Can You Risk Not Knowing the Truth?

A Response to Arguments for Women Priests #1

Dear Miss Wannabe,

Since the Holy Father has rightfully judged that speculation regarding women priests (actually priestesses) places one outside Catholic orthodoxy, it was with much chagrin that I read your argumentative dissent. While I knew many respectable arguments for women priests before the Vicar of Christ "solemnly" defined it as an impossibility; many of your convoluted statements would not have been among them. If you are going to become a Protestant, then at least become a credible one. Although I do not have the time for a full-scale dissertation, and logical proofs rarely convert fanatics anyway, I will offer a few correctives to your pre-suppositions:

Sexism or Truth?

"The Eucharist is the 'source and summit' of our life in the Church and is crucial to our approach to God; does not a male-only priesthood distort our view of God and the Church?"

I wish I had five cents for every time those words "source" and "summit" are borrowed from Vatican II. Yes, you are right in that the Eucharist incorporates us into the very life of God. The pattern is clear in the prayers of the Mass. We address the Father in our orations, the epiclesis and doxologies invoke the Holy Spirit, and the Christ who mediates our prayer and renders our worship is made present. However, as for God I fail to fathom what distortion you mean. God as God is spirit and neither male nor female. And yet, the Second Person of the Trinity is also a male human being. There is nothing we can do to change that. Attempts to feminize the Spirit suffers in light of the Annunciation and the subsequent overshadowing of Mary by the Holy Spirit. In the current battle over the ICEL translation of the Mass with inclusive language, we must not forget that our tradition of imaging God as Father is revealed truth. Might it suggest that there is something peculiar to fatherhood that most accurately reveals the face of God? I think so. As for the Holy Spirit, biblical imagery paints a mothering picture of the Third Person in the Trinity, but not one of actual gender signification.

"But does not sexism in the Church disrupt the unity in Mystical Body of Christ?"

My answer to this would be to ask what you mean by "sexism"? If you infer that the exclusion of the priesthood to men is pejoratively sexist, then I would have to disagree. It is just the way it is, like women having babies. Some might even argue that it is God's way of creating balance. Just as a woman can bear new life, as Mary did in Bethlehem; the priest can consecrate the food of everlasting life, making Christ again present-- this time on the manger of the altar. Continuing on this theme, several years ago I talked with a few Latin American women who suffered under brutal machismo in their home society. Not one of them wanted to be a priest, nor did they think that women should be. However, they still saw the Church as the one sanctuary where there was liberation from pervasive oppression by males. Home, babies, and women's work was all that they were allowed. One of their husbands told me, "The Church is for women and small children!" This is the kind of sexism that threatens the Church in its most populous regions. Radical feminism, which infects much of the well-to-do West, had not yet touched these women who saw the Church on the side of true human dignity. They cared for the Church, made banners and decorations, lead rosaries and novenas, had meetings on various topics, etc. No where else could they do this. They viewed the Church as a source of empowerment. For them, as it should be for us, the proposal of women priests is a non-issue. Even in our own country, most women to whom I speak in the parish are against the ordination of females. The television and newspaper polls which seem to show a majority leaning the other way are not only faulty because of the ways in which the question is asked, but also because of who they question. If only 28% of our people are regular Sunday churchgoers, then this is the group who should be interviewed. Those who are already in violation of a precept of the Church that binds them under the penalty of mortal sin will obviously further dissent in high numbers on other issues.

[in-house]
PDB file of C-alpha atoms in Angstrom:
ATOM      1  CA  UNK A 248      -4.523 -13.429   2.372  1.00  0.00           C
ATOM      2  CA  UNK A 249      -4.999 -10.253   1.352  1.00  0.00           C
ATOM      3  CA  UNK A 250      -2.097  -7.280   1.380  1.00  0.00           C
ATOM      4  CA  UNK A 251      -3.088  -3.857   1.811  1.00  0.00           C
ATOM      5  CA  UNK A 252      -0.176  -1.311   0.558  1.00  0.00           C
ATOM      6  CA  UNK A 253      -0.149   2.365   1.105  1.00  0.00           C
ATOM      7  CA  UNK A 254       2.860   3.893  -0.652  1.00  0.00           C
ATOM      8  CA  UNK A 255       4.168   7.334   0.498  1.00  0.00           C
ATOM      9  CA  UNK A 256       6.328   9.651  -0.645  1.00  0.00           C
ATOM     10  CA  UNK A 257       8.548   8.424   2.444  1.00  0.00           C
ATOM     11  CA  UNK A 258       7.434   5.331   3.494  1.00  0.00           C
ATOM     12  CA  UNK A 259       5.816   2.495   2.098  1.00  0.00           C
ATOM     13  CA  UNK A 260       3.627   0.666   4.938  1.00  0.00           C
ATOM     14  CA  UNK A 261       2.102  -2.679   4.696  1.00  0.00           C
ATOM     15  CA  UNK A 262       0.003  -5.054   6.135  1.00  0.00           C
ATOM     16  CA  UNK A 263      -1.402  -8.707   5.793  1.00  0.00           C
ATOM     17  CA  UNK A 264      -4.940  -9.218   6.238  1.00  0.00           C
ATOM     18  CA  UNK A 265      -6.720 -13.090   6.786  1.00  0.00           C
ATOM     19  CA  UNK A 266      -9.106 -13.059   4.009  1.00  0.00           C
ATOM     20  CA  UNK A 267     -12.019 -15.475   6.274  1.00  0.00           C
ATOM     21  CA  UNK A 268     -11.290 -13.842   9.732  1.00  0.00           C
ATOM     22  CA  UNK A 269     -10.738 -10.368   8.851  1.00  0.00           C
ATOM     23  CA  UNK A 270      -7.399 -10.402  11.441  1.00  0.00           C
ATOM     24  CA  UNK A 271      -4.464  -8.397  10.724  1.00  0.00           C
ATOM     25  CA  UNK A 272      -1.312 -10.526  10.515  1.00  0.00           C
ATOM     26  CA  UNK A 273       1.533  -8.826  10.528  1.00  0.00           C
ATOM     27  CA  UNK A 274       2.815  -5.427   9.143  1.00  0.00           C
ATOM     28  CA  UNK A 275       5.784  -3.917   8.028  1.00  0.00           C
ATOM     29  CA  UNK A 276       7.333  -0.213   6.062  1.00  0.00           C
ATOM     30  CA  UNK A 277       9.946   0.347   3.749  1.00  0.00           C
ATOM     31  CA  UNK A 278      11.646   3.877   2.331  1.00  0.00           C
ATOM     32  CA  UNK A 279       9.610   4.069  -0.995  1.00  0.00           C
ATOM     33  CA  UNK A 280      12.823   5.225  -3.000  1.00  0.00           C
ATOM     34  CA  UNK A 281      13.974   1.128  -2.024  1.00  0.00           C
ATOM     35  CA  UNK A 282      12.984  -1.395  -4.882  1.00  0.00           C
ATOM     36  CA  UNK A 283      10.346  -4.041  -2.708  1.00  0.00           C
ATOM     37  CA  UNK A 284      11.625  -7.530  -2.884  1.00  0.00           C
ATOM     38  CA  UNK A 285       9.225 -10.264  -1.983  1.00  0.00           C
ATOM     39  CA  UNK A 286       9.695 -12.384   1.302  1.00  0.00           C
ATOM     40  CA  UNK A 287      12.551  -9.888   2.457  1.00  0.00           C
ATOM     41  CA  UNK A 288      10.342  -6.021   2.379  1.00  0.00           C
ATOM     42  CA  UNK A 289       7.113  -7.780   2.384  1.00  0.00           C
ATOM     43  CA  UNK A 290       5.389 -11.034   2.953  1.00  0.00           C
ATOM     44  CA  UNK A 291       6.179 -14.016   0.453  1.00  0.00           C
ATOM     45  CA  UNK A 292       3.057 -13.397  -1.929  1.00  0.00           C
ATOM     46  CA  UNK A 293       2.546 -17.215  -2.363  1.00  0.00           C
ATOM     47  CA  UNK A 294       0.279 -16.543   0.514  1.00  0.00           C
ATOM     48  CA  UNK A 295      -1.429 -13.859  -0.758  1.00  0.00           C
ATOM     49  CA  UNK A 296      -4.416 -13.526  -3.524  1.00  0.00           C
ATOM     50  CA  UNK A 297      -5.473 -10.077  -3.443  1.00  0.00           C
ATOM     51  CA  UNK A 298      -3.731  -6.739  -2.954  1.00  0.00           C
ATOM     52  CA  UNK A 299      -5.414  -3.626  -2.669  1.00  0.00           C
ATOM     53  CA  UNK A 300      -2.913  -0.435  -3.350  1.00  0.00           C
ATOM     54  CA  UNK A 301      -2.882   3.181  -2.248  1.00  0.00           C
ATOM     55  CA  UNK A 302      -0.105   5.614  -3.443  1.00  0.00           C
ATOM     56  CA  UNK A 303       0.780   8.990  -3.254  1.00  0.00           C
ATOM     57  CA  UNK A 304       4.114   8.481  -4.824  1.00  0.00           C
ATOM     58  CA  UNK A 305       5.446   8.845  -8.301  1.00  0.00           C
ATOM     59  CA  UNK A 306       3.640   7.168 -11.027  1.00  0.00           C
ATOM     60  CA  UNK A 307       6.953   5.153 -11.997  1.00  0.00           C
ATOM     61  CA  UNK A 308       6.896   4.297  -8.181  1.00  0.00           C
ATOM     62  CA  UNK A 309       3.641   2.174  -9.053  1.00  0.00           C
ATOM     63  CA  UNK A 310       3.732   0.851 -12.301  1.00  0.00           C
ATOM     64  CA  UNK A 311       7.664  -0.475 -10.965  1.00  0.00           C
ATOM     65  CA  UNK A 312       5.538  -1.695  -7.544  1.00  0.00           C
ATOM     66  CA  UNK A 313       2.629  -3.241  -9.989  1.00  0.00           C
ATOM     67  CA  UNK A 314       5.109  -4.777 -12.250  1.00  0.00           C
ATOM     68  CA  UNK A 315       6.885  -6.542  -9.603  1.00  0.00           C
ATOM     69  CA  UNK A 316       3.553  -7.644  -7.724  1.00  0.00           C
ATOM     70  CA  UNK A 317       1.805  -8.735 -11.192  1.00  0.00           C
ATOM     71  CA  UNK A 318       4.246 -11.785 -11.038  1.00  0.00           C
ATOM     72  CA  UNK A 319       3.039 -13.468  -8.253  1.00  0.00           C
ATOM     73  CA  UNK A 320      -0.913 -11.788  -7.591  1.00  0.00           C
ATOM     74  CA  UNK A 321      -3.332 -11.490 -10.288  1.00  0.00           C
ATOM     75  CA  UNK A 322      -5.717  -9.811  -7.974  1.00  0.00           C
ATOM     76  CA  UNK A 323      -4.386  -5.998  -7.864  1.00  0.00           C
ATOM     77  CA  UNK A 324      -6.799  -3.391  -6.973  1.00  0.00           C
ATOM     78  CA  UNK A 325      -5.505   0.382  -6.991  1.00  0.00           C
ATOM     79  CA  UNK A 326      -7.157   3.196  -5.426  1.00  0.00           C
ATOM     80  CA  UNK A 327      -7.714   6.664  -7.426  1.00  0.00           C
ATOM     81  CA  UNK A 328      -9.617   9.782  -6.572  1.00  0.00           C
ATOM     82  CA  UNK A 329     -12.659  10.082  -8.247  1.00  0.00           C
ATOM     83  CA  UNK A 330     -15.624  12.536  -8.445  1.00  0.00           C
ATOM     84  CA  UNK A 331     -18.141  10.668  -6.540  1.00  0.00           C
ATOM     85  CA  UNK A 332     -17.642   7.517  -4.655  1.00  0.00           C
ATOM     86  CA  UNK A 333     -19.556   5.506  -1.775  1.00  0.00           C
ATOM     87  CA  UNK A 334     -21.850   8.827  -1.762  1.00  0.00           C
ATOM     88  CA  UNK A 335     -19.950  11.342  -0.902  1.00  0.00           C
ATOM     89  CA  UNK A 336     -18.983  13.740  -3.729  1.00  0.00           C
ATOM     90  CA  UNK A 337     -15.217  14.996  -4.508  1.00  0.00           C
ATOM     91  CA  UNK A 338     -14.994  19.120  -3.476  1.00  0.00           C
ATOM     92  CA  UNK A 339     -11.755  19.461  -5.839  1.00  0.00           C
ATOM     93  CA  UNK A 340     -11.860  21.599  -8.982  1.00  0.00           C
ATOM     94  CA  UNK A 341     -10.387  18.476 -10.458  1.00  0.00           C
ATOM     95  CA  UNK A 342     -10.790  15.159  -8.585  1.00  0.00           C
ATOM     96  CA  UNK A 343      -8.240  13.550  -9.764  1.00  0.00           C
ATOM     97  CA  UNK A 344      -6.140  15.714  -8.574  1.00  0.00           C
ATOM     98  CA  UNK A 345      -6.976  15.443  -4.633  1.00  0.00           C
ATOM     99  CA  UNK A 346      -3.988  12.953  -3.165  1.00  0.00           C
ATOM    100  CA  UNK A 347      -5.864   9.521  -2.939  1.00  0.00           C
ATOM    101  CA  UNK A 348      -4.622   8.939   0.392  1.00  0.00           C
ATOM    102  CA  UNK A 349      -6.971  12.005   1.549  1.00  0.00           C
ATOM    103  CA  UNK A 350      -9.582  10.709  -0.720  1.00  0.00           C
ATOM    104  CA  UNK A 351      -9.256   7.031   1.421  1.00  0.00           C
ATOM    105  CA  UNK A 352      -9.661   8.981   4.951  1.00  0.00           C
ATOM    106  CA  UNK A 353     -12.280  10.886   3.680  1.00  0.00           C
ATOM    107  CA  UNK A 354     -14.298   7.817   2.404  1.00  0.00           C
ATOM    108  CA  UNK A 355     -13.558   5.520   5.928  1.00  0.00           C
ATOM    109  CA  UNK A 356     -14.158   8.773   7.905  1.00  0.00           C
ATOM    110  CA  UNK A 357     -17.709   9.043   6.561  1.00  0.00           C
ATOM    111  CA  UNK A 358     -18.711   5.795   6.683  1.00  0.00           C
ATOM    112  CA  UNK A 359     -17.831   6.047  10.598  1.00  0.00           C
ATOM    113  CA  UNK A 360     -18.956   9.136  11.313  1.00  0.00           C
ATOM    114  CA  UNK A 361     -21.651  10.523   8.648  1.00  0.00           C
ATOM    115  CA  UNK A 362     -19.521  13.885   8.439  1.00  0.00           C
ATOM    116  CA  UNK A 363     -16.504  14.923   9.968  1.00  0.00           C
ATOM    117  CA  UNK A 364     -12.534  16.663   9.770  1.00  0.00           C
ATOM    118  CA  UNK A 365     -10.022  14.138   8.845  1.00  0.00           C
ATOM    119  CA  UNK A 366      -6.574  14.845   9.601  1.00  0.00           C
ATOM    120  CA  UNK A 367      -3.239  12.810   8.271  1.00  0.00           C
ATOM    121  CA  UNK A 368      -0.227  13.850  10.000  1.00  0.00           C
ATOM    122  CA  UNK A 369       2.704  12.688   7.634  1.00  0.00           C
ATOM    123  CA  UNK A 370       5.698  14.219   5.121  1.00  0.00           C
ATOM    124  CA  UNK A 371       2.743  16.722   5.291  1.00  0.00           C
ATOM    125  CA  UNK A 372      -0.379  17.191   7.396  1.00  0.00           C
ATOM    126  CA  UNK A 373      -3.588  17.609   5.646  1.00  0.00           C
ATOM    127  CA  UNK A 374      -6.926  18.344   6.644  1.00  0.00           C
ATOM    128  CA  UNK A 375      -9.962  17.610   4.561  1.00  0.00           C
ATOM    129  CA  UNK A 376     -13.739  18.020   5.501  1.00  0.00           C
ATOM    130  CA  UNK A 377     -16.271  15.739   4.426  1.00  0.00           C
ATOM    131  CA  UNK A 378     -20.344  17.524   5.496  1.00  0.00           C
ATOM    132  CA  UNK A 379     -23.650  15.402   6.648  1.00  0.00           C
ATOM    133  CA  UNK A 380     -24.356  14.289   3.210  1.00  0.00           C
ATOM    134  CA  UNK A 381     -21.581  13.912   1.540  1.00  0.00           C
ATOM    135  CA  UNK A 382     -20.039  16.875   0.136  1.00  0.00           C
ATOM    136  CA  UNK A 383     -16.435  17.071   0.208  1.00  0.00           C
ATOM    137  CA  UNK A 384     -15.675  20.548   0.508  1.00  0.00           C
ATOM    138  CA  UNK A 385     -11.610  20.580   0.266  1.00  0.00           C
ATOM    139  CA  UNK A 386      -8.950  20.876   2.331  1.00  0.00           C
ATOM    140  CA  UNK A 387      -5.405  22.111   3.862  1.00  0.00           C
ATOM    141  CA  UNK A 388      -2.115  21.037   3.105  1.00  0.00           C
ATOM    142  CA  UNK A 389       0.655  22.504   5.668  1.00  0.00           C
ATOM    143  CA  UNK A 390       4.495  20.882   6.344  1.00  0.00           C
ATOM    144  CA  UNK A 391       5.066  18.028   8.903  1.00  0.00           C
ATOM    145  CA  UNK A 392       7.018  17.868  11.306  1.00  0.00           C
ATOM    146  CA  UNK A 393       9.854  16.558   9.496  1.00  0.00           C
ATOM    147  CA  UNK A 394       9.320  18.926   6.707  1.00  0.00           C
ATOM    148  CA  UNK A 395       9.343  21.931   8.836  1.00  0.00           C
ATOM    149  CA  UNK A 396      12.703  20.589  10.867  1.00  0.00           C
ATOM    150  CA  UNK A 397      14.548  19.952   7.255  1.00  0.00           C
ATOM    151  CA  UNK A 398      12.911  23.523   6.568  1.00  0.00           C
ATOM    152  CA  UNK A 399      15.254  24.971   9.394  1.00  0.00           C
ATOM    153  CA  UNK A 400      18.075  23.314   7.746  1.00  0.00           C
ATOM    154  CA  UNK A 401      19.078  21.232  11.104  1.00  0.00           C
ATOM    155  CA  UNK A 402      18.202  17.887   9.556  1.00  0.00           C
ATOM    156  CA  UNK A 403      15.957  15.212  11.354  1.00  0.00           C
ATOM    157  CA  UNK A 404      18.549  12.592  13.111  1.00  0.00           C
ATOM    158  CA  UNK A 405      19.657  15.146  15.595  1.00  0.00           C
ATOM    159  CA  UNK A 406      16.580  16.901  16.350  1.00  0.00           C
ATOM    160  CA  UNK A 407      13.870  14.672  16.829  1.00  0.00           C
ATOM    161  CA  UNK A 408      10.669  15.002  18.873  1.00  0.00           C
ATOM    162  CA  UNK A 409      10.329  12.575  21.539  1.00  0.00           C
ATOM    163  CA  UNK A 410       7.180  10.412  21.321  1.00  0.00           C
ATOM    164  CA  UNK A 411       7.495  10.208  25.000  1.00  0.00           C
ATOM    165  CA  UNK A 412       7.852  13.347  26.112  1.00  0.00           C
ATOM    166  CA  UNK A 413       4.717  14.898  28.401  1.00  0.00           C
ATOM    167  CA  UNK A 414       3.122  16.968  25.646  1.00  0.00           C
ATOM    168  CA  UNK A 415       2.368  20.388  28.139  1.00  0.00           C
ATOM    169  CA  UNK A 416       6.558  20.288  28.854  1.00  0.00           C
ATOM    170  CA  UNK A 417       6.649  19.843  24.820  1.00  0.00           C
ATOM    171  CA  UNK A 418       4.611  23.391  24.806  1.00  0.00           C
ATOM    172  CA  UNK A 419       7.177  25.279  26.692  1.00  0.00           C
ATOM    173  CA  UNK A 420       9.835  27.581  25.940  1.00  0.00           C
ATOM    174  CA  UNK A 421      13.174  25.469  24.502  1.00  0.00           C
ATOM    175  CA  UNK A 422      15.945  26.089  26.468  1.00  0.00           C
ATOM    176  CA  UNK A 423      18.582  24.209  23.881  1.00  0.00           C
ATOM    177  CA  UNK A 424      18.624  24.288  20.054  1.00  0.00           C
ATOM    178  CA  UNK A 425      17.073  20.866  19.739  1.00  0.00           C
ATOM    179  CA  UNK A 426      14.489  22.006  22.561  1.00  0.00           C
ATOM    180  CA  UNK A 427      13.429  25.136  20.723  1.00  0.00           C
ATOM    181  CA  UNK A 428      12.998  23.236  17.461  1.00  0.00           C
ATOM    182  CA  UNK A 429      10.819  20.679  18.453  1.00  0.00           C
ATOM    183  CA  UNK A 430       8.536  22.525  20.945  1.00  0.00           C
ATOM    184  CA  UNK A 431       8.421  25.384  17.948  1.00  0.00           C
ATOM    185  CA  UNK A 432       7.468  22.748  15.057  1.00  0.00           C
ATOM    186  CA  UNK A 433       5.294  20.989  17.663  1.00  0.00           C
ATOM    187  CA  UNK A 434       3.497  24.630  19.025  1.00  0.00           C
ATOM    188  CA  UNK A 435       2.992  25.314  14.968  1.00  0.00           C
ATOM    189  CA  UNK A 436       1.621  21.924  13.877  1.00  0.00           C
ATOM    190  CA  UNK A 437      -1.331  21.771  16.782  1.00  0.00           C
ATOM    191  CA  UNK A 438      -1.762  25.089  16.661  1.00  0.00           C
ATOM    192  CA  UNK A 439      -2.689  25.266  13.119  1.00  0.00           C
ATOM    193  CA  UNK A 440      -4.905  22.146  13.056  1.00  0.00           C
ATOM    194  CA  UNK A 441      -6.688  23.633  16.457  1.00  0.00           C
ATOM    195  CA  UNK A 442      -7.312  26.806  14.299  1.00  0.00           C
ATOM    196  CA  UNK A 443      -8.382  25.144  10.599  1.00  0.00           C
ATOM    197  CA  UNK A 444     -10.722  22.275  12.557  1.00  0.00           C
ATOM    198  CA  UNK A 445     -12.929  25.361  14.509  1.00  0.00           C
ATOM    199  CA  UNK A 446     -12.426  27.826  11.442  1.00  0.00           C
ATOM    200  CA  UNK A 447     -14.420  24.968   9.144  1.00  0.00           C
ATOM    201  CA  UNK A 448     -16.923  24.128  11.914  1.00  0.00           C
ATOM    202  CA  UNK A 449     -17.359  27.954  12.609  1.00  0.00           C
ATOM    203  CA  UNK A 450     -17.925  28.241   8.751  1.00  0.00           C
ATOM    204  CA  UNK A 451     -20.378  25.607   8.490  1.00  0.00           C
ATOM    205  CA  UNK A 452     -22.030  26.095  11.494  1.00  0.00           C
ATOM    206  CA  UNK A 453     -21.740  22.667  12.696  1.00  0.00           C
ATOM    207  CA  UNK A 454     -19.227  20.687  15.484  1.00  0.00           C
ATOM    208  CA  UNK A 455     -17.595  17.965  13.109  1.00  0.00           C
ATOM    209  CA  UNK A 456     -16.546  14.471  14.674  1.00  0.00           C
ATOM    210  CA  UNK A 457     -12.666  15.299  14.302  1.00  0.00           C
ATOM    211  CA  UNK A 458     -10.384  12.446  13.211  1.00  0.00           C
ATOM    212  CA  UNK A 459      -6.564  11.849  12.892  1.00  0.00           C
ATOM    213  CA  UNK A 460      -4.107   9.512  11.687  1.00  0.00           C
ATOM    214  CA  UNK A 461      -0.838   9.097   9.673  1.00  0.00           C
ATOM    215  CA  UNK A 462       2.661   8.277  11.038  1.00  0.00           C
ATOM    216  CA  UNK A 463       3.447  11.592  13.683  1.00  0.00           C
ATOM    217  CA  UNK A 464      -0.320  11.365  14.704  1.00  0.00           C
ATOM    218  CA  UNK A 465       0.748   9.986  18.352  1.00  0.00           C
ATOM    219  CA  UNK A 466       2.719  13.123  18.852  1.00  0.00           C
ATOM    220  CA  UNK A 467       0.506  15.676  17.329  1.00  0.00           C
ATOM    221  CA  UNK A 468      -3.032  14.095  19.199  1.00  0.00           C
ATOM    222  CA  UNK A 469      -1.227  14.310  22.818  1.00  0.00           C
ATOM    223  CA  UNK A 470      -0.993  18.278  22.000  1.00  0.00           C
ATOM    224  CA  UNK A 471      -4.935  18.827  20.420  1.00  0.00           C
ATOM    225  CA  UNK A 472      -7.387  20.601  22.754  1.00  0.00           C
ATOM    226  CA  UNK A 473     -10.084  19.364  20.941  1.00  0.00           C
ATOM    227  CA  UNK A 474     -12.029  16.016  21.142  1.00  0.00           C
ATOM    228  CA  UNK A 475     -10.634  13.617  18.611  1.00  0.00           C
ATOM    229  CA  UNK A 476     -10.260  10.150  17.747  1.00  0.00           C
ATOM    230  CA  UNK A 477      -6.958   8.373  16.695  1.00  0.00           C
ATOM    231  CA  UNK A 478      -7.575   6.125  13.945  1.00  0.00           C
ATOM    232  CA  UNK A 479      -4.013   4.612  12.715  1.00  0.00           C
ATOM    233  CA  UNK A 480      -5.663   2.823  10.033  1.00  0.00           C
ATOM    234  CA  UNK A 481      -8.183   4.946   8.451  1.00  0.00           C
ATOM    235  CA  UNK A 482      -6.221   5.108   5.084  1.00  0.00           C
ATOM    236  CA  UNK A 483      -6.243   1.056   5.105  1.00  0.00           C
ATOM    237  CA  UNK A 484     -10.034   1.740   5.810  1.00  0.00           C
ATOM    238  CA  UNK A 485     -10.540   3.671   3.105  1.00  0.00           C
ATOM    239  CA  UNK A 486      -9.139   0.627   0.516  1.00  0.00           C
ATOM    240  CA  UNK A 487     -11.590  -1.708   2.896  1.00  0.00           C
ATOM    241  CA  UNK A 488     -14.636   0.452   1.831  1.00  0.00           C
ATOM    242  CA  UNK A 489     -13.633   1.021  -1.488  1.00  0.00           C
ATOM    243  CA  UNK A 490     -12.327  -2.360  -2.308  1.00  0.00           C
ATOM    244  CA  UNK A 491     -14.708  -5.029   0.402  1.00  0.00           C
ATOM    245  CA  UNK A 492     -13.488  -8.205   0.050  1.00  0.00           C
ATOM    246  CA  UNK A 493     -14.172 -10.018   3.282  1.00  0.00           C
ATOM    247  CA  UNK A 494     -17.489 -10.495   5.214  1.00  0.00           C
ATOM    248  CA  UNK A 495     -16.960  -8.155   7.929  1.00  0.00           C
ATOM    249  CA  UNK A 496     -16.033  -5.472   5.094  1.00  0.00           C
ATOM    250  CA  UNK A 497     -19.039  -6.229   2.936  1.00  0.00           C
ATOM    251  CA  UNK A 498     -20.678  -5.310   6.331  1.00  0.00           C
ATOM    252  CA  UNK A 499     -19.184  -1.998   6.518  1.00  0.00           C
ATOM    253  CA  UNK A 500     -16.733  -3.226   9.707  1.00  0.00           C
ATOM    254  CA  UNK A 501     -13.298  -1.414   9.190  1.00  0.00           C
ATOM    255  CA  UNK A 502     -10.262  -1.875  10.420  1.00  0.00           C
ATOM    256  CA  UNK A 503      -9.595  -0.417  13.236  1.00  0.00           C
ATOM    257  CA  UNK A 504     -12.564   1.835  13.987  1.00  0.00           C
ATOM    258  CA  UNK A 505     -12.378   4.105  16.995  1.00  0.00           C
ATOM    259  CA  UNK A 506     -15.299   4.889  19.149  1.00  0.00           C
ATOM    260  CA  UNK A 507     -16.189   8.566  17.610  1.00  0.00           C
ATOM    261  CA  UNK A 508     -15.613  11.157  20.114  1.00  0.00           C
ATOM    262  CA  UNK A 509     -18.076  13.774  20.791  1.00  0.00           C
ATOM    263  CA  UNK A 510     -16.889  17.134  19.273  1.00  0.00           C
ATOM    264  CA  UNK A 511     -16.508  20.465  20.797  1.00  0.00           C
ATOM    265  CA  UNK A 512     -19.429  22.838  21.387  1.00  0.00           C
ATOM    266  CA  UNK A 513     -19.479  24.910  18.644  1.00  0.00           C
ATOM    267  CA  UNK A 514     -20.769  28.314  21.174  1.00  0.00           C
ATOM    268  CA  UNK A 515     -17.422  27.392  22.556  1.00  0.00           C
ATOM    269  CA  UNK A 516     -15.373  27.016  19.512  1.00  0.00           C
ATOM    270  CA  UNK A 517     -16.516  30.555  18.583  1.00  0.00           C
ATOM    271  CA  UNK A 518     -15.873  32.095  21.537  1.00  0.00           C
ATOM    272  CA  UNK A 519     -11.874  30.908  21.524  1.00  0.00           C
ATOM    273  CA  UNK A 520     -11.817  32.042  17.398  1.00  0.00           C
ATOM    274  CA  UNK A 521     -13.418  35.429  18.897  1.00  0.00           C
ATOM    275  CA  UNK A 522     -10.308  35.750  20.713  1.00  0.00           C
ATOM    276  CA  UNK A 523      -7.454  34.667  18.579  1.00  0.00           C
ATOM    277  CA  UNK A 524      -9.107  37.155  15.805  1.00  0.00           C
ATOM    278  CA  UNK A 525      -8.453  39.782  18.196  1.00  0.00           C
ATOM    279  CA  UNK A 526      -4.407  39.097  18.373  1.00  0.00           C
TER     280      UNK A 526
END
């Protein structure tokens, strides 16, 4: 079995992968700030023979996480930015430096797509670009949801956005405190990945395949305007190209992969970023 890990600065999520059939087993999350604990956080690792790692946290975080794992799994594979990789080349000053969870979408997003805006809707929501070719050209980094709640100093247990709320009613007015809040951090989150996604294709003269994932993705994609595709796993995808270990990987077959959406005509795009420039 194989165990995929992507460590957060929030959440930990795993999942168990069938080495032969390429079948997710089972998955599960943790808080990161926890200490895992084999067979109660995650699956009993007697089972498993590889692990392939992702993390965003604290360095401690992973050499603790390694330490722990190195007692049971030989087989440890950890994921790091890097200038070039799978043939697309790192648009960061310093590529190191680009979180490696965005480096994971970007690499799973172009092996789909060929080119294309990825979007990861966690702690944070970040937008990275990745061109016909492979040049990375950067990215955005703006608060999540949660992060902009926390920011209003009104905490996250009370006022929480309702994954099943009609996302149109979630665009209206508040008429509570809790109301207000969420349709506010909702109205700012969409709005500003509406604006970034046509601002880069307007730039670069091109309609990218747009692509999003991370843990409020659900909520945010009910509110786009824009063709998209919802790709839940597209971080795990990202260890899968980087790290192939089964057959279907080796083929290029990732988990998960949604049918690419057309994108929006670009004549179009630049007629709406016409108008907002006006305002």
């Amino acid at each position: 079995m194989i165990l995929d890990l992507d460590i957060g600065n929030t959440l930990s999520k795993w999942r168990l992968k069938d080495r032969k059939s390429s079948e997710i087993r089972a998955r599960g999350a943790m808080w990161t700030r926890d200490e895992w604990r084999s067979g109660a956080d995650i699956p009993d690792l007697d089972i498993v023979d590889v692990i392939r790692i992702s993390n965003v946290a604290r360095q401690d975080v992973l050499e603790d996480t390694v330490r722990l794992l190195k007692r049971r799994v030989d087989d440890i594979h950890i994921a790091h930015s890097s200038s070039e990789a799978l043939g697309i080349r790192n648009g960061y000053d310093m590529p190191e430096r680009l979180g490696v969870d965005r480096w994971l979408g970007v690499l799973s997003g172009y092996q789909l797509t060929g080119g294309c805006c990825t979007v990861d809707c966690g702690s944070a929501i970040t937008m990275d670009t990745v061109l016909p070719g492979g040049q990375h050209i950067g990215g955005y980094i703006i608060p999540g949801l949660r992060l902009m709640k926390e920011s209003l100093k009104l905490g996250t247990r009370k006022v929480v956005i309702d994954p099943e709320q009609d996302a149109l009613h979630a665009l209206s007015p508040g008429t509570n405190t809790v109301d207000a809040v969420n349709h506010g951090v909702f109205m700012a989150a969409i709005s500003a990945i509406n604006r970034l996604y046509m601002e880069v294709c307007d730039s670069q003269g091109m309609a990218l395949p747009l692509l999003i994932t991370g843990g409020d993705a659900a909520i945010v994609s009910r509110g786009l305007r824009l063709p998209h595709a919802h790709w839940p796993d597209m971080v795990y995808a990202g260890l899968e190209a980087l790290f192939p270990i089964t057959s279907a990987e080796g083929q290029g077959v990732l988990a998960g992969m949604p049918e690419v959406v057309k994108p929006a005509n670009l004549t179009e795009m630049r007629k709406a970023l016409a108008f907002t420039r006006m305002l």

"While the Church has acquiesced regarding altar girls, is not the exclusion of women (exhibiting all the signs of a call) from seminaries a black mark against the Gospel and to our shame as a Church? With the shortage of priests, would it not be for the good of souls to ordain women?"

You ask loaded questions that already presuppose an answer. I do not believe it is God's will. True shame would come if we ordain women in violation of God's will. God's glory is not furthered in surrendering to our own selfishness and dissent. If it is impossible to ordain women, and I contend attempts to do so are null-and-void, then what good of souls would be promoted-- especially with the loss of the Eucharist? None. I believe it would come to our condemnation.

"Priesthood is a gift and it is an exaggeration to say that women wanting to be priests are seeking access to ecclesiastical power."

Yes, you are right that ordination to priesthood is not a right that can be established in some social justice agenda. And yes, Christ is the one who calls and the Church mediates it; however, such are not two operations but inextricably linked. You have seemed to divide them. Nor would I say that all who advocate women's ordination are radical feminists; although they may have subliminally attached themselves to their ideas. In any case, they have made themselves their bedfellows. As for the matter of stereo-types, sometimes categorization helps and sometimes it does not. Depending upon the issue people are rarely consistent.